The defendant will sign, as an acknowledgment and a Promise to Appear to the aforementioned court on the indicated day to answer to the charges. A fine amount will also be listed and if not then the offender must appear in court. Typically for misdemeanor offense complaints and summons, a power of attorney form will be attached. This form enables the offender to deposit a “bond”, with the Clerk of the Courts. The bond can be received by the officer, and the officer will indicate if this is the case. If the offender fails to appear in court, it shall be taken as a guilty plea and the bond shall be used as part-payment for the fine and costs assessed against the offender.
Traffic fines in South Dakota vary by violation, but fines for each violation tend to be uniform statewide. Fines will usually be indicated on the citation. If they are not, this might be because the violation is not listed on the state’s bond schedule. These types of violations require a court appearance. Traffic violations, in South Dakota, are typically petty offenses and Class 2 misdemeanors but can also be Class 1 misdemeanors and felonies, depending on the severity of the offense. Convictions for traffic violations are reported to the South Dakota Department of Public Safety (DPS) and result in demerit points being assessed to a driver’s record. Accumulating 15 points in 12 months or 22 points in 24 months will lead to license suspension for up to 60 days the first time, 6 months for the second time and 1 year for a third occurrence.
South Dakota traffic violations and infractions are categorized as Moving Violations or Non-moving Violations. Moving violations are committed by vehicles in motion and Non-moving violations mostly refer to parking violations and equipment violations. Non-moving violations can also occur in moving vehicles such as failure to wear a seatbelt. Moving violation convictions are reported to the South Dakota DPS and result in points being assessed to a driver’s record, but non-moving violations are not reported and carry no points.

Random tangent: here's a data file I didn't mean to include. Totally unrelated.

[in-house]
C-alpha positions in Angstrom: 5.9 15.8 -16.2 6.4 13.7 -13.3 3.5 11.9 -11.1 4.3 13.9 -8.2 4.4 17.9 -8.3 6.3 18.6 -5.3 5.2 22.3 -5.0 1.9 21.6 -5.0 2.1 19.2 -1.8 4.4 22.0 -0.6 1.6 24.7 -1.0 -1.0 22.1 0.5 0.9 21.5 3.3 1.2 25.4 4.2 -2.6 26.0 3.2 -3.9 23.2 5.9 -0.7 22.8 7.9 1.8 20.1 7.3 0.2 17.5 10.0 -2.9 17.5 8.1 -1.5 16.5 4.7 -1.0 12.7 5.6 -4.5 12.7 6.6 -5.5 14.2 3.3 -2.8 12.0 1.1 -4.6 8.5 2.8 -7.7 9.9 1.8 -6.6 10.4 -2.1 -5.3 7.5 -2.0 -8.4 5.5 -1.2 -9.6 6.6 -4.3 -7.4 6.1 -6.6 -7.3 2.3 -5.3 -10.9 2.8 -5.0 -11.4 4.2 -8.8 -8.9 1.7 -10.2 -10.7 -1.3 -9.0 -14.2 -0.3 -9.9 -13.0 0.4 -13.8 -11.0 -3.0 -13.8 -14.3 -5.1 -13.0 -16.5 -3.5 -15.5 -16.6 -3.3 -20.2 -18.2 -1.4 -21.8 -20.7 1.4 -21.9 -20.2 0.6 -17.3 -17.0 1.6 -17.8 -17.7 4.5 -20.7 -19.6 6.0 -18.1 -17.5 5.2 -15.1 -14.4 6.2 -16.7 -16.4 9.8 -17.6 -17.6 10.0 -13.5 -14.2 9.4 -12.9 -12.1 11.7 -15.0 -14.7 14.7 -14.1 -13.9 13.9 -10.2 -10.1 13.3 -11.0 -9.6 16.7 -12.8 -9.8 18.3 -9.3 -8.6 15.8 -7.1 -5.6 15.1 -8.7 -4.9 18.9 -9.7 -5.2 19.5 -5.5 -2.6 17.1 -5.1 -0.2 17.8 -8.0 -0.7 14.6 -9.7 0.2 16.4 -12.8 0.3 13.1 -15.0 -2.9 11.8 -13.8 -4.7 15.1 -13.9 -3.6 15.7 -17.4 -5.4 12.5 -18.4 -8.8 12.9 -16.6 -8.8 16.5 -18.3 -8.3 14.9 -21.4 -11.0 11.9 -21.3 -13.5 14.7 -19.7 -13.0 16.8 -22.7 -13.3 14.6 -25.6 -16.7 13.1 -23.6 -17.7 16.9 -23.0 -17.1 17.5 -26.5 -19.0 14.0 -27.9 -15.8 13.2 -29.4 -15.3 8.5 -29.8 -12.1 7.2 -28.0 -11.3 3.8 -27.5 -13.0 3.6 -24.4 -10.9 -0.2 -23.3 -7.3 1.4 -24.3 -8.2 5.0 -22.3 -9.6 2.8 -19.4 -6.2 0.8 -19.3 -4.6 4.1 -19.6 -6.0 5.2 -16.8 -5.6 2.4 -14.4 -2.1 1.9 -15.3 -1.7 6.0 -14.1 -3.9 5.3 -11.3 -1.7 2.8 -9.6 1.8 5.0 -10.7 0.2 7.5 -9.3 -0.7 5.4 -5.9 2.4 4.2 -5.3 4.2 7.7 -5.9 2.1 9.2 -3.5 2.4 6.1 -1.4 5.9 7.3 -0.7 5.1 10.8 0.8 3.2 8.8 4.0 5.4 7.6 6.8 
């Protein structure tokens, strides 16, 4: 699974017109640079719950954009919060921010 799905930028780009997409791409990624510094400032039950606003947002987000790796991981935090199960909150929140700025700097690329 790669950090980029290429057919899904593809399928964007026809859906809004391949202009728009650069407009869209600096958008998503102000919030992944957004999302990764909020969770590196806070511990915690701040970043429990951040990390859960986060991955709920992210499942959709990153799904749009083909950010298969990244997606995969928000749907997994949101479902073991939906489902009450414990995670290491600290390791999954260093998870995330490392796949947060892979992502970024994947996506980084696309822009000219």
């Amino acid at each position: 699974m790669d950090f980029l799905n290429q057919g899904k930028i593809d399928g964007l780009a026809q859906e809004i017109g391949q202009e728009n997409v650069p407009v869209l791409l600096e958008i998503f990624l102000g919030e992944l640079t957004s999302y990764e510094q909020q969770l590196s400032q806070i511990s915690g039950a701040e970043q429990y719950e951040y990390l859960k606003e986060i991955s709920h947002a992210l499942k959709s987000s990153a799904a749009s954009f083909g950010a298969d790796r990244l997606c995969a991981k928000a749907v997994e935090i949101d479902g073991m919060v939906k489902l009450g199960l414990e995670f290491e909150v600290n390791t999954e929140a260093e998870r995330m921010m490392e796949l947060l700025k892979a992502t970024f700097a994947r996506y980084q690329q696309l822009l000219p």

What to Do When You Get a Traffic Ticket in South Dakota?
After receiving a traffic ticket in South Dakota a response must be made to the ticket. The offender can choose to admit the charges (and pay the traffic ticket) or deny the charges (and contest the ticket). Whichever response that is decided on must be made before the deadline indicated on the ticket or the offender could face added repercussions.
Admitting to the Charge
This can be done by paying the fine, It indicates that a plea of “Guilty” or “No Contest” has been entered. It will be noted as a conviction and a report will be sent to the South Dakota DPS and, if applicable, demerit points will be added to the driver’s record. Payment can be made:
- Online- Tickets eligible for online payments can be paid with the Unified Justice System Portal
- By Mail: Complete ticket appropriately and mail with a check or money order for the fine amount, to the clerk of the court, indicated on the ticket.
- In-Person: Complete ticket appropriately and deliver to the office of the clerk of the court, indicated on the ticket.
The officer might allow the offender to make a deposit (Bond) upon receiving the ticket. If this is the case, the officer must notify the defendant (in writing) that failure to pay the rest of the fine or appear in court will result in a forfeiture of the bond and a guilty verdict against the defendant.
Denying the Charge
This indicates the defendant’s intention to contest the ticket. To do so, a plea of Not Guilty must be entered at the court. South Dakota courts require the plea to be submitted in person at the arraignment i.e. court date indicated on the ticket. If facing a petty offense or misdemeanor charge, the plea will be submitted to Magistrate Court and if the charge is for a felony, the plea will be submitted to Circuit Court. Once the plea has been accepted, a date will be set for an optional dispositional conference (Magistrate Court) or preliminary hearing (Circuit Court).
For misdemeanors, the defendant has the option of attending a dispositional conference with the prosecuting attorney to negotiate a plea deal. This usually requires the defendant to plead guilty to a lesser charge or obtain a lighter sentence for the guilty plea. If the defendant and the prosecutor are unable to reach an agreement, then the case will move over to trial and a date will be set.
For felonies, the defendant will have the option of a preliminary hearing. At the hearing, an South Dakota Circuit Court judge will decide if there is enough evidence for the State to bring a case against the defendant. If the judge finds so, then a trial date will be assigned otherwise the case will be dismissed.
If a trial date is set, then both parties will present their case at the trial and the judge will render a verdict at the conclusion of the trial. If the defendant is found guilty, then the court will administer the sentence and the defendant will be liable for all accruable fines and costs. The conviction will be reported to the South Dakota DPS and if applicable, demerit points will be assessed on the driver’s record. If the defendant is found Not Guilty, then all charges will be dismissed and the defendant will be freed on all charges and face no penalties. If a bond was paid by the defendant, this will be returned.
Note: Failure to appear for any scheduled court date could result in additional fines, a license suspension and even an arrest warrant being issued.